O’Connor: Panic at the stock market? Not so fast

Brian J. O'Connor
Detroit News Finance Editor

After dropping more than 6 percent last week, U.S. stocks started Monday with a third straight trading day of frantic selling on investors fears of just about ... everything.

Financial advisers offered this advice to panicking investors: Don’t panic.

And even better is the fact that they’re right.

“People who are cashing out of stocks today could very well regret that in a week or two,” said David Kudla, CEO and chief investment strategist of Mainstay Capital Management in Grand Blanc. “This is not the time to do something about the correction.”

It’s a Wall Street cliche that, “The stock market climbs a wall of worry,” and there have been plenty of anxieties for investors in the six-and-a-half years of this historic bull market, which has the Dow up 142 percent, even after this correction. But stocks have swooned since 2009 on fears about Europe, Greece, the government shutdown, Europe, Greece, China, the Federal Reserve, Europe, corporate earnings, Greece (again), Europe (again), Greece (again), the Fed (again), corporate earnings, oil and a computer glitch at the New York Stock Exchange.

At different points, stocks dropped 15 percent in 2010, nearly 20 percent in 2011 — and came close to losing 10 percent twice during 2012. And yet, notes David Sowerby, portfolio manager for Loomis, Sayles & Co. in Bloomfield Hills, “Since the beginning of 2010, stocks have compounded at 13 percent a year.”

Adds Sowerby: “Looking at the last six trading days, I’ve seen this movie before. This isn’t likely to turn into 2008.”

The main concern for investors comes from China, where the world’s largest economy has been inflated for years by its government managers. A slowdown has been expected for years, but an explosive bubble on the Chinese stock market has now burst, raising fears about just how far China’s demand for products and commodities from the U.S. and other countries will fall. Or even that Chinese officials may not be able to control the descent to their planned soft landing.

But there have been plenty of other issues building since U.S. stocks last peak in May. Europe’s economic recovery is still weak, though Greece no longer seems a threat after years of crying wolf that it would exit the Euro partnership if it didn’t get better terms on an economic bailout. The U.S. recovery itself remains less than stellar, with employment weak even if the jobless rate is down to nearly 5 percent.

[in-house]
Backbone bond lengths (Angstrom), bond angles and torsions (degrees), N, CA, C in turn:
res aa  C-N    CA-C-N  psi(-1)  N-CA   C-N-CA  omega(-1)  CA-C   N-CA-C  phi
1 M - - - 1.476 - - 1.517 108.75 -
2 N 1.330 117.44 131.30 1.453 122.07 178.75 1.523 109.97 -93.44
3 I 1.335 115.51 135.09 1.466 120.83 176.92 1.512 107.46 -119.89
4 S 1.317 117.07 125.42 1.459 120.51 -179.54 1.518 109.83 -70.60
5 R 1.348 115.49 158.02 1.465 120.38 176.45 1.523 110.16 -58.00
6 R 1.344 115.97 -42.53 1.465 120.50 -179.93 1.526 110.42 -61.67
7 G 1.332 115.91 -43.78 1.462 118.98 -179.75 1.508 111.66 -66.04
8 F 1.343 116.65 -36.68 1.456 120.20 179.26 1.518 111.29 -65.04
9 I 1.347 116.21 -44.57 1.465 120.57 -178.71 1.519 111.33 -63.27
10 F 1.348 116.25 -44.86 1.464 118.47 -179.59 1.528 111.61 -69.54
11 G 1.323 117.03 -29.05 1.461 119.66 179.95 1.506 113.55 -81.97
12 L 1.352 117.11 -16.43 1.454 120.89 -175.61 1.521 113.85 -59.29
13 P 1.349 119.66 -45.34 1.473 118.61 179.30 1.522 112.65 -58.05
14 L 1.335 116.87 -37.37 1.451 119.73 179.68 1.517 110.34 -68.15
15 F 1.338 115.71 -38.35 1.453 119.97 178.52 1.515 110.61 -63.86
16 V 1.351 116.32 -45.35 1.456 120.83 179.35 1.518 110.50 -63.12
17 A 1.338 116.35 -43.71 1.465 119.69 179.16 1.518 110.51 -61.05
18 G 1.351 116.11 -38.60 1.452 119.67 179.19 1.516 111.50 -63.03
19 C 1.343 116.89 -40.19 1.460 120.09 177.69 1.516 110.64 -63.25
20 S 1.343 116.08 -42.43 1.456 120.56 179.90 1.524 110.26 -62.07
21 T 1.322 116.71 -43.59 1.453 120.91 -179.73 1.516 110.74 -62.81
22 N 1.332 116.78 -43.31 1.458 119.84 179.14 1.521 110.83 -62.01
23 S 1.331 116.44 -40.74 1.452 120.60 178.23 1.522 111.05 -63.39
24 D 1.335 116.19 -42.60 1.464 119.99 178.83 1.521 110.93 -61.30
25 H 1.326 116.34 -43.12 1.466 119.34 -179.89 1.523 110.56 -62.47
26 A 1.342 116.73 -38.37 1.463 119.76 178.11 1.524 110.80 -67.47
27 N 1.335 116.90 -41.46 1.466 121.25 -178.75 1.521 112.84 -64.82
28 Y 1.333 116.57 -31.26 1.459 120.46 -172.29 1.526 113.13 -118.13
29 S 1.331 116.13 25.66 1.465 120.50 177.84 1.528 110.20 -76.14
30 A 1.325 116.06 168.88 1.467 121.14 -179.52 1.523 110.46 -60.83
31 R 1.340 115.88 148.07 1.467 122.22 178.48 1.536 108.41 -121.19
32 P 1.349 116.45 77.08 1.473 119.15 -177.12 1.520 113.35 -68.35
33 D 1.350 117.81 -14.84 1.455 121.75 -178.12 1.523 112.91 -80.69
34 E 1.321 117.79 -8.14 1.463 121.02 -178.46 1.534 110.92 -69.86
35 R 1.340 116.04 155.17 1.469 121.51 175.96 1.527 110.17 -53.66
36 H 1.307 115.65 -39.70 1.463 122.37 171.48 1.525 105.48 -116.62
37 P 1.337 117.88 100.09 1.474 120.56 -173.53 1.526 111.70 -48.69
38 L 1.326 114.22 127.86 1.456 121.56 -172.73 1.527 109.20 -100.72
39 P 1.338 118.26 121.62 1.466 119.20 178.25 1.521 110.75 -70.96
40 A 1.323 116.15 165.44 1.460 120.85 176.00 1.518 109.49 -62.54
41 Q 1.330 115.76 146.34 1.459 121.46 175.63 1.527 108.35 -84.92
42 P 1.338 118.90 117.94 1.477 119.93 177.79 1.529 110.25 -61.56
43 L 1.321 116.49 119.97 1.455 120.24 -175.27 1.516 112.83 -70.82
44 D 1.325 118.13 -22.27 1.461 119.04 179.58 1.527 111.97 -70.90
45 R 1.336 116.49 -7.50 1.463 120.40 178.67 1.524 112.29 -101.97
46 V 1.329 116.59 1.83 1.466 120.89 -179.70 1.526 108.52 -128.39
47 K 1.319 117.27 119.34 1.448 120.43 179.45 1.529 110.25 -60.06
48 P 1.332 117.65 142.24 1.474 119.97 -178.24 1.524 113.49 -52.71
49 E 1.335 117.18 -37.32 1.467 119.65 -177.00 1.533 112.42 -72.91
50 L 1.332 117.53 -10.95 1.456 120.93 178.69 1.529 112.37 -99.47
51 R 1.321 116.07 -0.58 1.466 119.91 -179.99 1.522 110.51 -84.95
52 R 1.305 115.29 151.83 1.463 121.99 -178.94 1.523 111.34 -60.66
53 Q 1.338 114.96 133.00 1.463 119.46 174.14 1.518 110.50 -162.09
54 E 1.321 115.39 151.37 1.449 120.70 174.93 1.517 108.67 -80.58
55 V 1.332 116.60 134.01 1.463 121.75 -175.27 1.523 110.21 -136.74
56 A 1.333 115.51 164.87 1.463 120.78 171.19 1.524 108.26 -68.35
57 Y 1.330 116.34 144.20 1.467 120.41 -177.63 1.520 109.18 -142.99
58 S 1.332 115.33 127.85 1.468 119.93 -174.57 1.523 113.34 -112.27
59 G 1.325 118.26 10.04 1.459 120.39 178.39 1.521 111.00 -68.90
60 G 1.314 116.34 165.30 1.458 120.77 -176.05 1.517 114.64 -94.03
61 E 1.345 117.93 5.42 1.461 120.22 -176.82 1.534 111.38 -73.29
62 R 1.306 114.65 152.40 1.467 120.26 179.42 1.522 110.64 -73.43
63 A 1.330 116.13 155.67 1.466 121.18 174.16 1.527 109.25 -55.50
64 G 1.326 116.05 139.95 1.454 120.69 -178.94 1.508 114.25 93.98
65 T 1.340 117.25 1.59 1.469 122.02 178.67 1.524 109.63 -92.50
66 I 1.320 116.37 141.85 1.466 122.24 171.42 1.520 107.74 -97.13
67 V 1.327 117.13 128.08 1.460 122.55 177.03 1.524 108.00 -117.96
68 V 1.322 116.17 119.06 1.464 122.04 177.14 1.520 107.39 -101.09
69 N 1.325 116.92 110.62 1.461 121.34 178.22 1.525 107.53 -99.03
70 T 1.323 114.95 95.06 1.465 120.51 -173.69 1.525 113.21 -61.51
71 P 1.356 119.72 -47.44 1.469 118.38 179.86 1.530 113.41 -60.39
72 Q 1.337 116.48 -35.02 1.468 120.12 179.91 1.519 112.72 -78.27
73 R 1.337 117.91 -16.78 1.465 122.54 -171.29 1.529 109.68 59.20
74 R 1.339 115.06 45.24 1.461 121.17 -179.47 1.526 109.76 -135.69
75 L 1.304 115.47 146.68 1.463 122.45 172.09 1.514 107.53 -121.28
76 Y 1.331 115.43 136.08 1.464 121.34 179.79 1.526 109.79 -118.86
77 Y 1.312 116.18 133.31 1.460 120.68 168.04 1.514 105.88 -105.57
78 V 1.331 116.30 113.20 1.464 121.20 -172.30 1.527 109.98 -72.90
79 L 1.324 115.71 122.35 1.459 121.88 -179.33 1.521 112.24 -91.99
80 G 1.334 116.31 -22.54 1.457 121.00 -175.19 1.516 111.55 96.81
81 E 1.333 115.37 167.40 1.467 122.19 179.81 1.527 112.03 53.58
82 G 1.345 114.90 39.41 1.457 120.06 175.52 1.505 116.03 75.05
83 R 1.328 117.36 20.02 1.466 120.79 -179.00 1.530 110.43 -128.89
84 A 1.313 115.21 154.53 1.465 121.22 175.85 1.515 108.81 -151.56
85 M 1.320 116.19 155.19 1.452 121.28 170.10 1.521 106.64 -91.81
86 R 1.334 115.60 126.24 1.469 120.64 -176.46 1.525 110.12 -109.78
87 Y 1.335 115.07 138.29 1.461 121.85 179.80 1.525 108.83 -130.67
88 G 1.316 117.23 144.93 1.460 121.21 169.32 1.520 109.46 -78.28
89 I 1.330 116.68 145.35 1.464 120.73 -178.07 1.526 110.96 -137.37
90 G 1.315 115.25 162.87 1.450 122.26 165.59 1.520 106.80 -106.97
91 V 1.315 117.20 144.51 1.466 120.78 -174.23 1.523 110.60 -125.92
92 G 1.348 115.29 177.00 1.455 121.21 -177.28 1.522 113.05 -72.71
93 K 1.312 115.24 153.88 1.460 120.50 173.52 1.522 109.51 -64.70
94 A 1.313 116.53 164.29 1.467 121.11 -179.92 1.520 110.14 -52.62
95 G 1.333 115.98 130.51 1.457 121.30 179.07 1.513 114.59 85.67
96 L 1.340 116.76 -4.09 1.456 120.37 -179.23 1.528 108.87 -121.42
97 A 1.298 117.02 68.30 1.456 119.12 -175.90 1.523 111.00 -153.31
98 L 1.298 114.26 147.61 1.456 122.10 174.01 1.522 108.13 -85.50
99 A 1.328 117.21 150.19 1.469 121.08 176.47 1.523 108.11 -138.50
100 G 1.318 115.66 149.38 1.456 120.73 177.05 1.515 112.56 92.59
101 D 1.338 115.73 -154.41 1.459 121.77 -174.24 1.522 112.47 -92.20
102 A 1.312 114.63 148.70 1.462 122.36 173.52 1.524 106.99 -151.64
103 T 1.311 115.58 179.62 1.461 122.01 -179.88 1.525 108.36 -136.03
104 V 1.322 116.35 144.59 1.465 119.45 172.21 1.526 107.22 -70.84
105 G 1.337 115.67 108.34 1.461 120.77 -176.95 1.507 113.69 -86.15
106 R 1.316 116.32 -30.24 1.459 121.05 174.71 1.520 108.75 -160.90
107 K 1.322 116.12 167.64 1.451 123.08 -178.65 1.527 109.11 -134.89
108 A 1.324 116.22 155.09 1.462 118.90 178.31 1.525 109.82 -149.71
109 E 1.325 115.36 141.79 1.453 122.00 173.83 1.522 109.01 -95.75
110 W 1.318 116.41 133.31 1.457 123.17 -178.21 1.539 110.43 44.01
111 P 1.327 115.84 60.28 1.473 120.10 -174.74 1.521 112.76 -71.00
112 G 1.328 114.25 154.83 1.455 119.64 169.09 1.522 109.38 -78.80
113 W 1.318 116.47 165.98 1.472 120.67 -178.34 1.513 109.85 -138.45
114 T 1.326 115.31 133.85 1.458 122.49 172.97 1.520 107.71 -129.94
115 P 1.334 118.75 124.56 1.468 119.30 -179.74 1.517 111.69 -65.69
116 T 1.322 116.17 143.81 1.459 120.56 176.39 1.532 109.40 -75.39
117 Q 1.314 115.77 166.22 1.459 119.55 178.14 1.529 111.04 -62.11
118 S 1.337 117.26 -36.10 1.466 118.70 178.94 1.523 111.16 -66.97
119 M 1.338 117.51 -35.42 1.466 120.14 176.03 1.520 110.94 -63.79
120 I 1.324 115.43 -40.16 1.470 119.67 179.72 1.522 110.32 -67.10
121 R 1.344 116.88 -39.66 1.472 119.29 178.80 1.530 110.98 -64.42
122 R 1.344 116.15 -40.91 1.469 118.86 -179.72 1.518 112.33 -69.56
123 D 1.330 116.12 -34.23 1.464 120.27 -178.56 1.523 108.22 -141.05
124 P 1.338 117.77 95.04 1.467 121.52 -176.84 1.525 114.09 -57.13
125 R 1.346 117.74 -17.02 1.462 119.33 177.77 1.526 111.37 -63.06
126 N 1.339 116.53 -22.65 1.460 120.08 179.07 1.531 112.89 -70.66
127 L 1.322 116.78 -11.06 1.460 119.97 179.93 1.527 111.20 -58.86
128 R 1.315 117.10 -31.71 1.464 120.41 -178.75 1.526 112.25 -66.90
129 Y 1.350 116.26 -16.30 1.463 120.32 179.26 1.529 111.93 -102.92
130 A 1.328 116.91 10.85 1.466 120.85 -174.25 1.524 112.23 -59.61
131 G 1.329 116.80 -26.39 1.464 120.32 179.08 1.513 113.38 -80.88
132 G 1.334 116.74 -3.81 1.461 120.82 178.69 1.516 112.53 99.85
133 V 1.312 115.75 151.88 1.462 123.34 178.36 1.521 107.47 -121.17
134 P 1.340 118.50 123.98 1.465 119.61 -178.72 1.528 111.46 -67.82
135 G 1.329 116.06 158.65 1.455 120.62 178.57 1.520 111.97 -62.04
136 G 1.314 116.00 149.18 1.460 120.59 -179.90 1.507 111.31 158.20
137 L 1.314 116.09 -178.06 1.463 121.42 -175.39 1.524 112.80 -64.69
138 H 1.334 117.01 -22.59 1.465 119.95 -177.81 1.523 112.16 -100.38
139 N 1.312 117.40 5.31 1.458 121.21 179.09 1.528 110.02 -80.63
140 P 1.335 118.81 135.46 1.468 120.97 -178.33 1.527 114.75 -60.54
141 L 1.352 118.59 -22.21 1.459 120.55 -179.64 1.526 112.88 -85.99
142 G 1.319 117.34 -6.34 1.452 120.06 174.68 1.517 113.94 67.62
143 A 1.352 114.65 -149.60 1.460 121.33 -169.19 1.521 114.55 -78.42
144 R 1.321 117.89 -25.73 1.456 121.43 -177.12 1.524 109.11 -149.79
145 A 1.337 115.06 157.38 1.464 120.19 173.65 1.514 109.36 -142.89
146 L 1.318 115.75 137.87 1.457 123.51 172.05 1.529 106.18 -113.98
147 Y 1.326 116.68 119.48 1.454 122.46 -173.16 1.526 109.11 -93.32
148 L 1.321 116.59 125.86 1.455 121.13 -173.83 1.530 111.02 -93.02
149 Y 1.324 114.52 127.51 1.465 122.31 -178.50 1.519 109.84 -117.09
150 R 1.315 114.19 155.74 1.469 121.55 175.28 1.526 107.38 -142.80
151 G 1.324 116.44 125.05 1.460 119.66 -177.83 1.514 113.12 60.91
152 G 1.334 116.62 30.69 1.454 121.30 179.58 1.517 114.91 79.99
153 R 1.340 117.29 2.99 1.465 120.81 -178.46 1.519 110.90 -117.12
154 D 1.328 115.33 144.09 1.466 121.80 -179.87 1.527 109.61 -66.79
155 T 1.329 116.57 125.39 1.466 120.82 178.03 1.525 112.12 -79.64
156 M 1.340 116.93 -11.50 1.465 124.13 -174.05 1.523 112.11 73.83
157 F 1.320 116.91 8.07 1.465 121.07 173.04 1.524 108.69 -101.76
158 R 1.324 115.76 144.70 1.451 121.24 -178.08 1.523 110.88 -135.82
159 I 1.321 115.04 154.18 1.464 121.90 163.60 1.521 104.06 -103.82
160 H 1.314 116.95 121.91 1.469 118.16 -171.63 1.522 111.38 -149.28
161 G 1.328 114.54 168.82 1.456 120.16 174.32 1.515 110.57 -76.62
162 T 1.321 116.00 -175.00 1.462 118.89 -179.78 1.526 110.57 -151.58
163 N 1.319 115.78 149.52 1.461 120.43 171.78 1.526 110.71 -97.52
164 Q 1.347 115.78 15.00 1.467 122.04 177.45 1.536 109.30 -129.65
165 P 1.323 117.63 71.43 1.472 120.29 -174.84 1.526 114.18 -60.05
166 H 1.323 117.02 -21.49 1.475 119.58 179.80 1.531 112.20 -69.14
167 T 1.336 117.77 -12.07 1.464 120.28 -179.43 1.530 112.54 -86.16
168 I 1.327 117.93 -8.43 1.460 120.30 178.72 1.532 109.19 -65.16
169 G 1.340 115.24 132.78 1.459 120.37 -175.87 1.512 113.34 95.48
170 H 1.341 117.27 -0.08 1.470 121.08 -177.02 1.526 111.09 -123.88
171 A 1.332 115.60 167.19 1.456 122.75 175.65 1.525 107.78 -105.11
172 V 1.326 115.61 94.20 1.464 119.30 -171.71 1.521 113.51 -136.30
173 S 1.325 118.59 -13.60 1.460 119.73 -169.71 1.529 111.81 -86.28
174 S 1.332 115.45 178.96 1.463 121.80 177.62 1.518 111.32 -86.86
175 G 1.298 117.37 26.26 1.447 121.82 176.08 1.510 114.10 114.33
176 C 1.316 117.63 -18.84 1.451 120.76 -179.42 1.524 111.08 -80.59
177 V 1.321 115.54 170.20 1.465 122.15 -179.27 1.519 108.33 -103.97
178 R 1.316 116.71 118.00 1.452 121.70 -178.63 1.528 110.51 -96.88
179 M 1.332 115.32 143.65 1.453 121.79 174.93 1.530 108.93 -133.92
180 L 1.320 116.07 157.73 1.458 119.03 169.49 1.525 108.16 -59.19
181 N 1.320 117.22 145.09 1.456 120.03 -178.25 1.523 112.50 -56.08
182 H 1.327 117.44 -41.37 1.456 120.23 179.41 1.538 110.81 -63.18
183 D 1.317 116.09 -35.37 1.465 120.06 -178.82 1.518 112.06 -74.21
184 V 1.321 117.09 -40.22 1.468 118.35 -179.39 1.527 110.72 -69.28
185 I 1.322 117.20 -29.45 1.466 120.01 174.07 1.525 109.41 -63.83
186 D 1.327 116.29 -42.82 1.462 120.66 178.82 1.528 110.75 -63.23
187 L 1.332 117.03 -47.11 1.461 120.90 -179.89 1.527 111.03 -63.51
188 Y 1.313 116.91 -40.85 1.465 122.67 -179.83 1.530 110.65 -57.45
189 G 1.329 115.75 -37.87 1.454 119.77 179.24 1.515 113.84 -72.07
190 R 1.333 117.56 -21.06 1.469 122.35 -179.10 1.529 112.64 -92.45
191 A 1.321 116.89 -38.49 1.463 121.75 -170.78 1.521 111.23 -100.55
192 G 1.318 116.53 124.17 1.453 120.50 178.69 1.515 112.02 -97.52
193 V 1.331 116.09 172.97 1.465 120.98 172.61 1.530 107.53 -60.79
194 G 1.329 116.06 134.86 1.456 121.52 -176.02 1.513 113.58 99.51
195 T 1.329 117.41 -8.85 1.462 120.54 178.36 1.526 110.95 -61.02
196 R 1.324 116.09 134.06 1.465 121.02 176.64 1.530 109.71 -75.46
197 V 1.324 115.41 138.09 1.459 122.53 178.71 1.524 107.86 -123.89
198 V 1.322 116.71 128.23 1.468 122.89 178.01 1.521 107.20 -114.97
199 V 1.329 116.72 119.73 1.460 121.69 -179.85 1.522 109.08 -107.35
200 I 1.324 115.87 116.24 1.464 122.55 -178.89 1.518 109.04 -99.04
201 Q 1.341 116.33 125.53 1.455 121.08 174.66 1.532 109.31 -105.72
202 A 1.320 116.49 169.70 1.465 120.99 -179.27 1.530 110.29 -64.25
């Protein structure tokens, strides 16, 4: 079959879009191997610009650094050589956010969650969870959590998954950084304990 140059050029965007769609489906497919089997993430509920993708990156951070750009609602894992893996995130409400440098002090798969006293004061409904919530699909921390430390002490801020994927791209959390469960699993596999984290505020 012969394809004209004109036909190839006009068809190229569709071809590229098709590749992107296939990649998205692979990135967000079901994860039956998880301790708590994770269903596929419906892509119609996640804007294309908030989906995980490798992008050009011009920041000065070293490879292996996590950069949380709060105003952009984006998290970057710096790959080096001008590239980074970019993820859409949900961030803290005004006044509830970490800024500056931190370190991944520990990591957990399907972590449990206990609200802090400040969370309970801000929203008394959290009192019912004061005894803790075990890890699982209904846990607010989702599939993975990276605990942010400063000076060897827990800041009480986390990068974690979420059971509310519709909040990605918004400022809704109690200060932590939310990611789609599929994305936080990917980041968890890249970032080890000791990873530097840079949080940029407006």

When it comes to whether the Federal Reserve will and should hike its main interest rate, forecasters are deeply divided. Some, for theoretical reasons, believe the Fed has played with fire by keeping rates too low for too long, while more practically minded economists point out that inflation is low, hiring remains weak and wages show little if any improvement. Whether the expected quarter-point hike comes next month or in the first quarter of 2016, it will be a mostly symbolic move to show that the U.S. economy is back to normal than any attempt to rein in runaway inflation.

A more immediate influence on stocks is the continued drop in oil prices, which has plummeted from more than $100 a barrel last summer to the lowest price since 2009 on Monday, down to less than $40 a barrel. That’s savaged the stocks of energy producers and related industries, notes Kudla of Mainstay Capital.

“If you look at S&P 500 for the first or second quarter, and you just take out the energy sector, the earnings look quite robust,” Kudla said. “Energy has dragged down the earnings of the index so much. It’s been a boat anchor on earnings.”

For individual investors, the recommendation is to sit tight and realize that we’ve become spoiled. The S&P 500 makes a 10 percent correction every 20 months on average, but until now we’ve haven’t had such a correction in more than four years. Meanwhile, U.S. economic fundamentals continue to improve, housing starts are up, employment is up and corporations are sitting on piles of cash.

“We investors have been pretty spoiled the last few years with low volatility, and these corrections are certainly more common than people think,” said Timothy Wyman, managing partner of the Center for Financial Planning Inc. in Southfield. “This latest correct is certainly nerve-wracking, but it’s common. This time it’s not different and a prudent, long-term focus will prevail.”